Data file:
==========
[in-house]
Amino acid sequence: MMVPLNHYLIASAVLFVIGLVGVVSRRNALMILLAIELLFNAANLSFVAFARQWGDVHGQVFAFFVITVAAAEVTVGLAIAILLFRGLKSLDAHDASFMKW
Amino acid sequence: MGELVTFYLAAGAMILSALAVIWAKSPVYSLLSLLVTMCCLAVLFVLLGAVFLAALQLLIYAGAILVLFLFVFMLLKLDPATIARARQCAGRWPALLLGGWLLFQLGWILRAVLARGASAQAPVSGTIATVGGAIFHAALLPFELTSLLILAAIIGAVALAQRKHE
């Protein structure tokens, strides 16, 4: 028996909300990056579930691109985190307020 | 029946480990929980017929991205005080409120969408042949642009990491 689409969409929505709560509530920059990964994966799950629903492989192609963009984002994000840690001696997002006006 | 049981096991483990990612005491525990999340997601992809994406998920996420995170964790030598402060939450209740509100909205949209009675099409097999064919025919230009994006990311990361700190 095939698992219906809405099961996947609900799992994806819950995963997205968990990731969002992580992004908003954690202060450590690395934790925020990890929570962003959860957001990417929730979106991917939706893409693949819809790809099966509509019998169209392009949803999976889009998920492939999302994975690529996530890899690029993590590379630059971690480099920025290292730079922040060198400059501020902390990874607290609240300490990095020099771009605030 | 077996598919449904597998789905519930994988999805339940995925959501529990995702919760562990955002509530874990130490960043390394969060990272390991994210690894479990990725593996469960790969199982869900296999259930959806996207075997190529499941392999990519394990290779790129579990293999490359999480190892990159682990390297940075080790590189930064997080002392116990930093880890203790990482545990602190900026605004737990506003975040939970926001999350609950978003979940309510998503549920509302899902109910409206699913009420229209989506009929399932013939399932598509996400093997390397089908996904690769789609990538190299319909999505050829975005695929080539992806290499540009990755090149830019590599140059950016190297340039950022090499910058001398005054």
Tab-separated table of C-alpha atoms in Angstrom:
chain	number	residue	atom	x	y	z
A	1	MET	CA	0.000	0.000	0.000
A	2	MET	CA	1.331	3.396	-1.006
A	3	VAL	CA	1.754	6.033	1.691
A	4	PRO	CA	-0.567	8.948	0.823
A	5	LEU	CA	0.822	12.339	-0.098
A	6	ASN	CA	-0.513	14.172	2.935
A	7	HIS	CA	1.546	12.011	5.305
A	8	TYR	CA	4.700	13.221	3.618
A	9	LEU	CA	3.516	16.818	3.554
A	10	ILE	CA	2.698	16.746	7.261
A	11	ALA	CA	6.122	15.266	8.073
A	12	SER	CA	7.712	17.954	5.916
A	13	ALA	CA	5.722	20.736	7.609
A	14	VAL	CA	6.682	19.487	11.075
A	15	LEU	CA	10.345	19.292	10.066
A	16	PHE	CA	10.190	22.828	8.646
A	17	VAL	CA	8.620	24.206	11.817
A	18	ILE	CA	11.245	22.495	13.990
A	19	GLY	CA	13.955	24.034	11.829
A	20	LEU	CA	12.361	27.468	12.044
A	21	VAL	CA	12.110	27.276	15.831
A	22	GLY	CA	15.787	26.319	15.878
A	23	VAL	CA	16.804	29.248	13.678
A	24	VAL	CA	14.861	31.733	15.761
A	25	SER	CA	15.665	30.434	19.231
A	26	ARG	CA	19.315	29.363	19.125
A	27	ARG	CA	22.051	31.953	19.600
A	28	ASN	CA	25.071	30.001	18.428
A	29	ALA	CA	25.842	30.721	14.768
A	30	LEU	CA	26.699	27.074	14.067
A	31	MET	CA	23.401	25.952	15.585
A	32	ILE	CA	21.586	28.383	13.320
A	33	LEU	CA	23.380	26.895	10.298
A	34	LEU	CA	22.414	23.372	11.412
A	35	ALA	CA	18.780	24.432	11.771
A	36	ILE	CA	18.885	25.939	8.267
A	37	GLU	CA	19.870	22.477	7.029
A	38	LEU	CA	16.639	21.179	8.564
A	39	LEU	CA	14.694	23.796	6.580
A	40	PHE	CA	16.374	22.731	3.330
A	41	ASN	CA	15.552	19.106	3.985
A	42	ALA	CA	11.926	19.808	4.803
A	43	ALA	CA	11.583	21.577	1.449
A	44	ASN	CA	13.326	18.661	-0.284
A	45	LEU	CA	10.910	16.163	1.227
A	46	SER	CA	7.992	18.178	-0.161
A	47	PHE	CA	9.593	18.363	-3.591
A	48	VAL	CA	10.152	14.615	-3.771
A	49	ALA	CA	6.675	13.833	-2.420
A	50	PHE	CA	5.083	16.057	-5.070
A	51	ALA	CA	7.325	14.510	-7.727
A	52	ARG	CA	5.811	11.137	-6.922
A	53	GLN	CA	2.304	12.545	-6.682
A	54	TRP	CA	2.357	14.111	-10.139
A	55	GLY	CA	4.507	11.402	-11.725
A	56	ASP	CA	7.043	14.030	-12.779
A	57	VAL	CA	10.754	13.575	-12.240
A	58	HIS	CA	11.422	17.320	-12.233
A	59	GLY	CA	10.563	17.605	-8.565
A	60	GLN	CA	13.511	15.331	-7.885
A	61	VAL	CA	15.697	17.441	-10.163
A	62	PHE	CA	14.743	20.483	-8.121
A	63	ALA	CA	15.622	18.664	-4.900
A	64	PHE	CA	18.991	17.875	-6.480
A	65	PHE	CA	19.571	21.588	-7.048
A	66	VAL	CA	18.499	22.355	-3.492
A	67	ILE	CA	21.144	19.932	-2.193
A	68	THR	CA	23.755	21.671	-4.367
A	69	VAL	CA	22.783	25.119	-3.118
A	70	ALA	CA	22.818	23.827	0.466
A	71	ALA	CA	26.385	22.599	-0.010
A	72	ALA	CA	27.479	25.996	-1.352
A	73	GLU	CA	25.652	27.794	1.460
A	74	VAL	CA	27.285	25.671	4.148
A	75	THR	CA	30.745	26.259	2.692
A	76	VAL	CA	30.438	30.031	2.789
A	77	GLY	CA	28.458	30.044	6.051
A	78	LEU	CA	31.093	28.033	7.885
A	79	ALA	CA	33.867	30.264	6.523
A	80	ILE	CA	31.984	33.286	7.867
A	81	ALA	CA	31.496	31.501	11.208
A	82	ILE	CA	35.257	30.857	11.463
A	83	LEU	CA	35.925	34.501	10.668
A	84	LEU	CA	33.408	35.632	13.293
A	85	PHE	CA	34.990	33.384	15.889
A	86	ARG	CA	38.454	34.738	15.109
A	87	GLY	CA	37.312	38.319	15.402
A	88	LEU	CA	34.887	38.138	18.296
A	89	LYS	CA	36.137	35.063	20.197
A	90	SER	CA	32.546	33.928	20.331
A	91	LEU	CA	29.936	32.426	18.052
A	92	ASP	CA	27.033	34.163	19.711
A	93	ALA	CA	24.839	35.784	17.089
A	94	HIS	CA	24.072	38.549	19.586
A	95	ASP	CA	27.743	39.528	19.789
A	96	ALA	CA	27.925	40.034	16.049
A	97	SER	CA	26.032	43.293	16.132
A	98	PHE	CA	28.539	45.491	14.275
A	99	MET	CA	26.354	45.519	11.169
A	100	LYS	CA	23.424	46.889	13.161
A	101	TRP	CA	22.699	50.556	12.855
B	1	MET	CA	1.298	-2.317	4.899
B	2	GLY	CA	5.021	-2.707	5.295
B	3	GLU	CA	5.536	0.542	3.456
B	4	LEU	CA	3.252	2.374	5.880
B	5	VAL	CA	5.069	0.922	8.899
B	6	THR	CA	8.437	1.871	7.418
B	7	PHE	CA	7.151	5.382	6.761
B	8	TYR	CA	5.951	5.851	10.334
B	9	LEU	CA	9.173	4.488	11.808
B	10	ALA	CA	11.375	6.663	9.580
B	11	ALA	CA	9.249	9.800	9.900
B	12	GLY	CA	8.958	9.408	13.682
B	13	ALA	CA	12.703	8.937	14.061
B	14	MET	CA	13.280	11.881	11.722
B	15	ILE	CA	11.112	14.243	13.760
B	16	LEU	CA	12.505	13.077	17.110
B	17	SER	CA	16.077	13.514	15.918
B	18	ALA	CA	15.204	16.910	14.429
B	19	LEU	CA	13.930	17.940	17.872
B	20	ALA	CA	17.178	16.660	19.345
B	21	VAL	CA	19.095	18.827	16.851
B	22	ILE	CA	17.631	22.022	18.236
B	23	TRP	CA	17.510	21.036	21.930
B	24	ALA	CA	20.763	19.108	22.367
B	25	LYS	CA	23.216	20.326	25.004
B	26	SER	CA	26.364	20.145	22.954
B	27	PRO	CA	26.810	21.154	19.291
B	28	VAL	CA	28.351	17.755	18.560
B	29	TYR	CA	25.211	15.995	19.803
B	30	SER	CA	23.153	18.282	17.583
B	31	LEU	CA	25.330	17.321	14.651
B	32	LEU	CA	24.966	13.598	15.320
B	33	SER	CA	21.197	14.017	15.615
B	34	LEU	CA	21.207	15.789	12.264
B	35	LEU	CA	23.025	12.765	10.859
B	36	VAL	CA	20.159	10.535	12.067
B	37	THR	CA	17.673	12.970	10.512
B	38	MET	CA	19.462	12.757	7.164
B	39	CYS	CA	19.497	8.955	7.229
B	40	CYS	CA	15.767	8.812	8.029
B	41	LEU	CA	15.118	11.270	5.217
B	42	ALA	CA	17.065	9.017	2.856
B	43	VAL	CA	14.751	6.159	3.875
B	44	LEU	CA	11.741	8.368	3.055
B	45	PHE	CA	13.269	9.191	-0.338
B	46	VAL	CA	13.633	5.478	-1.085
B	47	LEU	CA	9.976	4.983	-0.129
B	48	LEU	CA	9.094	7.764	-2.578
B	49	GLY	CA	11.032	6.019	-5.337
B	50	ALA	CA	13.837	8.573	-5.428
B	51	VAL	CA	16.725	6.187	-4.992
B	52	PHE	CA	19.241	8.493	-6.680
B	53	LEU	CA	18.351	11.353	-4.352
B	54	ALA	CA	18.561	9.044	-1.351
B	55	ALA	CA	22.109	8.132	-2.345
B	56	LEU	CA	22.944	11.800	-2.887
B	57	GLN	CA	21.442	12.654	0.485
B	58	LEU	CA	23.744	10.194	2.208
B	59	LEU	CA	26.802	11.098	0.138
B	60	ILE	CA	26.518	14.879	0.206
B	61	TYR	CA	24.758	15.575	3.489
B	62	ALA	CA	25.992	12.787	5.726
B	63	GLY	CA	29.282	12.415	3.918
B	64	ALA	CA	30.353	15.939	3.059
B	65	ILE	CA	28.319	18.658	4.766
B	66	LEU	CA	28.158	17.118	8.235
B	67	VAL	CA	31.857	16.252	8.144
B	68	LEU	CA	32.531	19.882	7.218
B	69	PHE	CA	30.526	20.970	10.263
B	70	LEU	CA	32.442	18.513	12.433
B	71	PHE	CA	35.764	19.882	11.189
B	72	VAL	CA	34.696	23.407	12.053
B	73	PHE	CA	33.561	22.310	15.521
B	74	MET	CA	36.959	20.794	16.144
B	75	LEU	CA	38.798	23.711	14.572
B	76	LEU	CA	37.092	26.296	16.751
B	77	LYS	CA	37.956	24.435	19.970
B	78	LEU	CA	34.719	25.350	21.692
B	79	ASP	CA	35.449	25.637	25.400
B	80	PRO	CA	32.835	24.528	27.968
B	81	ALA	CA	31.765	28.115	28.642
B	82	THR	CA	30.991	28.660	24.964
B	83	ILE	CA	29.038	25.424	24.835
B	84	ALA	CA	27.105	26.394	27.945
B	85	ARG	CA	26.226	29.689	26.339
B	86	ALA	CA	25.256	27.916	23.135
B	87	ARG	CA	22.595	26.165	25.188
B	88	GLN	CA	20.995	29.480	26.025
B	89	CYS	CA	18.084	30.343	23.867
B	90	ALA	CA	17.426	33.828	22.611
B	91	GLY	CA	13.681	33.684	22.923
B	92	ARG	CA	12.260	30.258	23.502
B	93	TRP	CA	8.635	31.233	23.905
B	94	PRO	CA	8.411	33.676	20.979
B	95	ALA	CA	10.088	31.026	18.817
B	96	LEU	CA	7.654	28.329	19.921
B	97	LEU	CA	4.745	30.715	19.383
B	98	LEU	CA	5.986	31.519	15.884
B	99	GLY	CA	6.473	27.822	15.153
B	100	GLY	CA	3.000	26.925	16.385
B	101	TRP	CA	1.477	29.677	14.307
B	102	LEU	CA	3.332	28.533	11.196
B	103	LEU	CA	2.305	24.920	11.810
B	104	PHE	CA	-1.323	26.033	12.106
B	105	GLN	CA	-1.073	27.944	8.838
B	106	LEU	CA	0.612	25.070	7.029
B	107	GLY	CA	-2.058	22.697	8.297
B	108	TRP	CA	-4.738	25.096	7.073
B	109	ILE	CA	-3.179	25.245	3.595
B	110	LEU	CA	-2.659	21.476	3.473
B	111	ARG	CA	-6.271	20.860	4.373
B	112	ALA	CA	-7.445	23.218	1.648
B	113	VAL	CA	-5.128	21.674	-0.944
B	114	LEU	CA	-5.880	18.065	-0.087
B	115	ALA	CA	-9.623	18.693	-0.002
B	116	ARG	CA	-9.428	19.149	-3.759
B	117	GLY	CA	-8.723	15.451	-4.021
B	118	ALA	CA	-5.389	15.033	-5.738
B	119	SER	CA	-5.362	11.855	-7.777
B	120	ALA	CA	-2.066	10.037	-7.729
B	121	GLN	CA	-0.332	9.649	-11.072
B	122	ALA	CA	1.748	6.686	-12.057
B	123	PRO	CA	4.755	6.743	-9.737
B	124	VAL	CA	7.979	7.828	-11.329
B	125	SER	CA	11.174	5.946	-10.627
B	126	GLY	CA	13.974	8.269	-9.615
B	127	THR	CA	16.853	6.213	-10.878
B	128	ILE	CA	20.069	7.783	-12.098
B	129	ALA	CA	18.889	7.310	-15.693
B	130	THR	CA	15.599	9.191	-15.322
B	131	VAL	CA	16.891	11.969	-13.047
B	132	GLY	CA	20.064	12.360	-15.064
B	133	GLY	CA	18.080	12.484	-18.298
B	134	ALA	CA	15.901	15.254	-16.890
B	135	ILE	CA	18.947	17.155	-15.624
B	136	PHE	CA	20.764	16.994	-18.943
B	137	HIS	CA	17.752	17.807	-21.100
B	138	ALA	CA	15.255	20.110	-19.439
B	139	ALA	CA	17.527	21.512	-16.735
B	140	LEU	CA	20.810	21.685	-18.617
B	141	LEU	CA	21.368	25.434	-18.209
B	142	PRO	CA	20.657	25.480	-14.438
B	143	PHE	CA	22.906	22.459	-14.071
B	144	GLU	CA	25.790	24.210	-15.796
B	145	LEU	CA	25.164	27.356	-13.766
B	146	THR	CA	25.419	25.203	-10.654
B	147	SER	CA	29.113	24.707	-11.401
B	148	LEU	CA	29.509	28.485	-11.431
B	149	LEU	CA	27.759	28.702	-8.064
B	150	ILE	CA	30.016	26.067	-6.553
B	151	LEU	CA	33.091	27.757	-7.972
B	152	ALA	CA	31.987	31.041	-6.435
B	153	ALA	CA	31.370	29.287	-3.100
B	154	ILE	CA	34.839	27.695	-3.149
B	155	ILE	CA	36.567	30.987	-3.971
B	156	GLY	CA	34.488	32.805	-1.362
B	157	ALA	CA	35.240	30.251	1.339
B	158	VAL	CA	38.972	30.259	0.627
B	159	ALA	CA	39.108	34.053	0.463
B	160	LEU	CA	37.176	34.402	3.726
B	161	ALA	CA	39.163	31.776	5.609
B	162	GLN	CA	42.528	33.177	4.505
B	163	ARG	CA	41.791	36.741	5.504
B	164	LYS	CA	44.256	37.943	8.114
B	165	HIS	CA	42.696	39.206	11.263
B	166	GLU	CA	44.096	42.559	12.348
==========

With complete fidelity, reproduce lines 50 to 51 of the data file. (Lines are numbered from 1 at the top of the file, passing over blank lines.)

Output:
A	44	ASN	CA	13.326	18.661	-0.284
A	45	LEU	CA	10.910	16.163	1.227